Keeping it Real: When the Community Becomes the Classroom

We realized that we had to get our students to care -- to care about themselves, their future, their family, their community and the environment that their kids and grandkids will inherit.
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One thing we've learned from working with teenagers at Environmental Charter High School (ECHS) is that they have a strong desire to understand why they should learn something. "Is this going to be on the test?" "Is this going to be graded?" Or on a deeper level, "Does this have any impact on me (or something I care about) at all?" Addressing that question has been at the crux of our educational model.

We realized that we had to get our students to care -- to care about themselves, their future, their family, their community, their environment and the environment that their kids and grandkids will inherit. Then, we had to show them how what we were teaching them in school had to do with these things that they cared about. We have found that the two tasks actually form a virtuous circle -- the more they learn, the more they care and the more they care, the more they want to learn. Usually, textbooks, worksheets, even well-produced videos, won't do the trick. Even our super dedicated teachers (featured in our last blog) sometimes need some help. That's where our community partners come in.

In education, the term "community partners" often conjures images of parent groups or local businesses who assist with fundraising drives. While these are certainly key partners for schools, including ECHS, our partners draw from an even broader community, specifically those who enable our students to take part in real-world work involving the same concepts and skills that they are studying in school.

For example, our students helped scientists from the Algalita Marine Research Foundation to gather and categorize plastic samples from the beach, as part of a study on the health of the marine environment off the coast of southern California. They worked with scientists in the lab to analyze the plastic samples and to conduct dissections of dead seabirds to analyze the impact of the plastics on the health of the birds. Students then worked with the Surfrider Foundation to create presentations on the research and to promote practical solutions to reduce the use of plastics. They have conducted presentations to their peers and to businesses including Google, Raytheon and Paramount Studios. Students received real-world instruction in marine biology, research methodology and anatomy, while also being exposed to future careers about which they may not have otherwise known. But more than that, students saw themselves as valuable members of the community whose skills and knowledge served the common good. A regular, classroom-based project or lab activity could not have yielded these outcomes.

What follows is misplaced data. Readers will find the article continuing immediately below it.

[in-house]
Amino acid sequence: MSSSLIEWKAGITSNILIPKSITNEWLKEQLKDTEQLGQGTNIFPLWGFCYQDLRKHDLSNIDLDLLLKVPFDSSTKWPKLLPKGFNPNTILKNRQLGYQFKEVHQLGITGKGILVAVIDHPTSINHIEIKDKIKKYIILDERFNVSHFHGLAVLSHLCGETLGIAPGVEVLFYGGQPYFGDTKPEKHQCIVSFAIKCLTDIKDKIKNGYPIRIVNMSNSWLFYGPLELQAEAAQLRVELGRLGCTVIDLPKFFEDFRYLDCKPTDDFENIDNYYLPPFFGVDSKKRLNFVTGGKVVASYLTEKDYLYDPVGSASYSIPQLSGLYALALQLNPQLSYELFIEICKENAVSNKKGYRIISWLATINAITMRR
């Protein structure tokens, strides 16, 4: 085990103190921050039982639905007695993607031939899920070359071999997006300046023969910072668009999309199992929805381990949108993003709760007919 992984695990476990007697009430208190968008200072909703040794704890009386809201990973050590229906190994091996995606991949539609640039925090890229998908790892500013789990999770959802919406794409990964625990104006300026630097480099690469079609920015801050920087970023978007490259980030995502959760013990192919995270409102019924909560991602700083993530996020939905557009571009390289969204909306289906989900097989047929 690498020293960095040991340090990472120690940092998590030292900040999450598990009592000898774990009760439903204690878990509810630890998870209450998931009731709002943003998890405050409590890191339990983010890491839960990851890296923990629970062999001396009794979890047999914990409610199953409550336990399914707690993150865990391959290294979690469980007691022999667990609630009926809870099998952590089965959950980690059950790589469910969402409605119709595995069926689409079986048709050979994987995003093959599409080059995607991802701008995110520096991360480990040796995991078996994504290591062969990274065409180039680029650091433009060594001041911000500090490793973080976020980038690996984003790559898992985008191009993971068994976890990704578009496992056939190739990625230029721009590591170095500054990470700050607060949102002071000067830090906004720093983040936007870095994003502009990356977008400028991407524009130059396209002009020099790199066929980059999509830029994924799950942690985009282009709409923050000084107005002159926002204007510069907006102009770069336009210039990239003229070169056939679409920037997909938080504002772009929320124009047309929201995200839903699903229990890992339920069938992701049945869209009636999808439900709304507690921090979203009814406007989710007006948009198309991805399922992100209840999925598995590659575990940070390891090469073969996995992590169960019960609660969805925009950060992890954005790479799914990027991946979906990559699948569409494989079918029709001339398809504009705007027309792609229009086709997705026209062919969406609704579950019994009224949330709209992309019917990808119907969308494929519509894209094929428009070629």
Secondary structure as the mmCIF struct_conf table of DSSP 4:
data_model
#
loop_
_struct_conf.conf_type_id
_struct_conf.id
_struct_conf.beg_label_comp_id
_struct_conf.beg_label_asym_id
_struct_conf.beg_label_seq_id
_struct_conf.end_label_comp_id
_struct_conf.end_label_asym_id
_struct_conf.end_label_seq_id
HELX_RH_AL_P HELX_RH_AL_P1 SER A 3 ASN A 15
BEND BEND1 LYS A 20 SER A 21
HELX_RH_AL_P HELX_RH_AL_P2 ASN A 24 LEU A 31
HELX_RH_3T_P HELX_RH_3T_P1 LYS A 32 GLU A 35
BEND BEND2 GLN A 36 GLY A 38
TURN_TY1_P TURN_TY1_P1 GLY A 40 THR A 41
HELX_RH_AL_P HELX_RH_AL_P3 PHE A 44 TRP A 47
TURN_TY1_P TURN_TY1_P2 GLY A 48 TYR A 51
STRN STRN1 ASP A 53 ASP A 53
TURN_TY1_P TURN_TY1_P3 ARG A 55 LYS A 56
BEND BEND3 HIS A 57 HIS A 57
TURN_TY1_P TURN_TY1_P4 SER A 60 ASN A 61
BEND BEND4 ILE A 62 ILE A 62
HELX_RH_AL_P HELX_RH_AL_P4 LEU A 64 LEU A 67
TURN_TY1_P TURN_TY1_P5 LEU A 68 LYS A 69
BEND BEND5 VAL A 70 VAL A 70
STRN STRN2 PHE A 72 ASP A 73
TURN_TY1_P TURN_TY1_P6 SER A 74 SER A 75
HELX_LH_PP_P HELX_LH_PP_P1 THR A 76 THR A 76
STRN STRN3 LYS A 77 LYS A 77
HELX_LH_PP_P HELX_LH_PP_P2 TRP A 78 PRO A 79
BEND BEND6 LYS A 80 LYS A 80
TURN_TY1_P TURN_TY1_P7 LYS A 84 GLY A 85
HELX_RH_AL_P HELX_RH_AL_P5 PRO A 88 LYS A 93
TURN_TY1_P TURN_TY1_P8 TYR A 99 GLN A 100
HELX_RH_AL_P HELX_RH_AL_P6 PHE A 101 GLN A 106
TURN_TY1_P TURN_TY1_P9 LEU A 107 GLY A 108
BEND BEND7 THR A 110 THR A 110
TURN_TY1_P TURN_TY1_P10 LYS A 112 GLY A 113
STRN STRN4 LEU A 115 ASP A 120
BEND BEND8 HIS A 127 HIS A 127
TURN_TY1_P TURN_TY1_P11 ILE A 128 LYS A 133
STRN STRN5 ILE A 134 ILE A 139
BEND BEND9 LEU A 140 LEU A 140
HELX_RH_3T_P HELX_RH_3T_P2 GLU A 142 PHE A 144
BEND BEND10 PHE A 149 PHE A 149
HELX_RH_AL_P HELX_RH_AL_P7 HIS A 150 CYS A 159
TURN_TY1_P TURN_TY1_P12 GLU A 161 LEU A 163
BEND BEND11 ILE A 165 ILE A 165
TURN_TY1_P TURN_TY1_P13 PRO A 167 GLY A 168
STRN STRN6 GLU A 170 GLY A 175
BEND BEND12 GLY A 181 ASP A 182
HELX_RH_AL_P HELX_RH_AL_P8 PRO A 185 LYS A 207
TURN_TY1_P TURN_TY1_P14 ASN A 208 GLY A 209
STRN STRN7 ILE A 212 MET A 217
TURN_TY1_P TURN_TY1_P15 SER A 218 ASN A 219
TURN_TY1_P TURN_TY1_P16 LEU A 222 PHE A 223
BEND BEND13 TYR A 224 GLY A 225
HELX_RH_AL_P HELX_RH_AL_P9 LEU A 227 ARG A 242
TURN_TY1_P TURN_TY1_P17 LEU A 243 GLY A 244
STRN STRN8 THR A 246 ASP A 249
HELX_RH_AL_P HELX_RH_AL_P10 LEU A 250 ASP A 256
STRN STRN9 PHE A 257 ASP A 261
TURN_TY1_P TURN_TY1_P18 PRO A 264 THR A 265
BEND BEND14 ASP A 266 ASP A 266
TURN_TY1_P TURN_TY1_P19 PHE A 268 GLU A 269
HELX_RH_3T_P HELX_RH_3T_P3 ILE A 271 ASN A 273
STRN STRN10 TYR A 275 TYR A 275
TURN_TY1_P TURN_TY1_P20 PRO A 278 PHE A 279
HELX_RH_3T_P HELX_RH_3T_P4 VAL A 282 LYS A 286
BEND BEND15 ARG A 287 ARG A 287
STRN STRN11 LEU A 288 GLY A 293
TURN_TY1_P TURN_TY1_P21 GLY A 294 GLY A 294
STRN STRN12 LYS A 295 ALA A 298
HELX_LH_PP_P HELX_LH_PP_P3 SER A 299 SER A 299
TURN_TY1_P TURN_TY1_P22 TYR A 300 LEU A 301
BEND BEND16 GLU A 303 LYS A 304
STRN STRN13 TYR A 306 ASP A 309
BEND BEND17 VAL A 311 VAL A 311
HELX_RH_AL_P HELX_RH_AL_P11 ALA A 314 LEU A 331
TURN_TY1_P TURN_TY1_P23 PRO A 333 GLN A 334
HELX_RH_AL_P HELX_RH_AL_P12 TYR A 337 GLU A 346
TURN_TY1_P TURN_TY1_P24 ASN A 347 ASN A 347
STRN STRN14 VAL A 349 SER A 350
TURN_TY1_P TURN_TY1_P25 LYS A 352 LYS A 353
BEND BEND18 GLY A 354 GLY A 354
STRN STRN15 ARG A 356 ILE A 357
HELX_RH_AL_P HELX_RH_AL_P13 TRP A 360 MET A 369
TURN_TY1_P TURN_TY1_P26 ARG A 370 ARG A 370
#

On another project, Economics students participated in an apprenticeship program called In True Fashion, created and sponsored by JAMAH, a designer handbag company, and The Network for Teaching Entrepreneurship. In this semester-long program, students work on teams with professional mentors, to create a product; in this case, the product is a handbag. Students receive a hands-on education in all aspects of running a small business -- design, sales, marketing, manufacturing, teamwork and communications. When they have completed the process from idea to finished product, the handbags are presented online for public voting. Whichever handbag receives the most votes will become part of the JAMAH line and a portion of the profits from its sales will go back to support the program and the school. Students are willing to work hard because it is real: the work product is real, the audience is real and the skills are real. Public speaking and self-presentation are important aspects of the program. Nancy Gale, designer/owner of JAMAH, takes particular delight in seeing students who begin the program refusing to speak in front of a group blossom into self-confident, articulate, public speakers who represent their team, the school and their community with dignity and poise.

Forging good relationships with partners and developing high quality projects that are aligned to course standards takes time and effort. But the work invested to create these experiences will yield valuable outcomes, for the students and the community. Preparing our students for the complicated challenges they will inherit is not a job that schools can do alone. It truly does "take a village." Let's create schools that embrace the authentic learning opportunities that our villages can offer.

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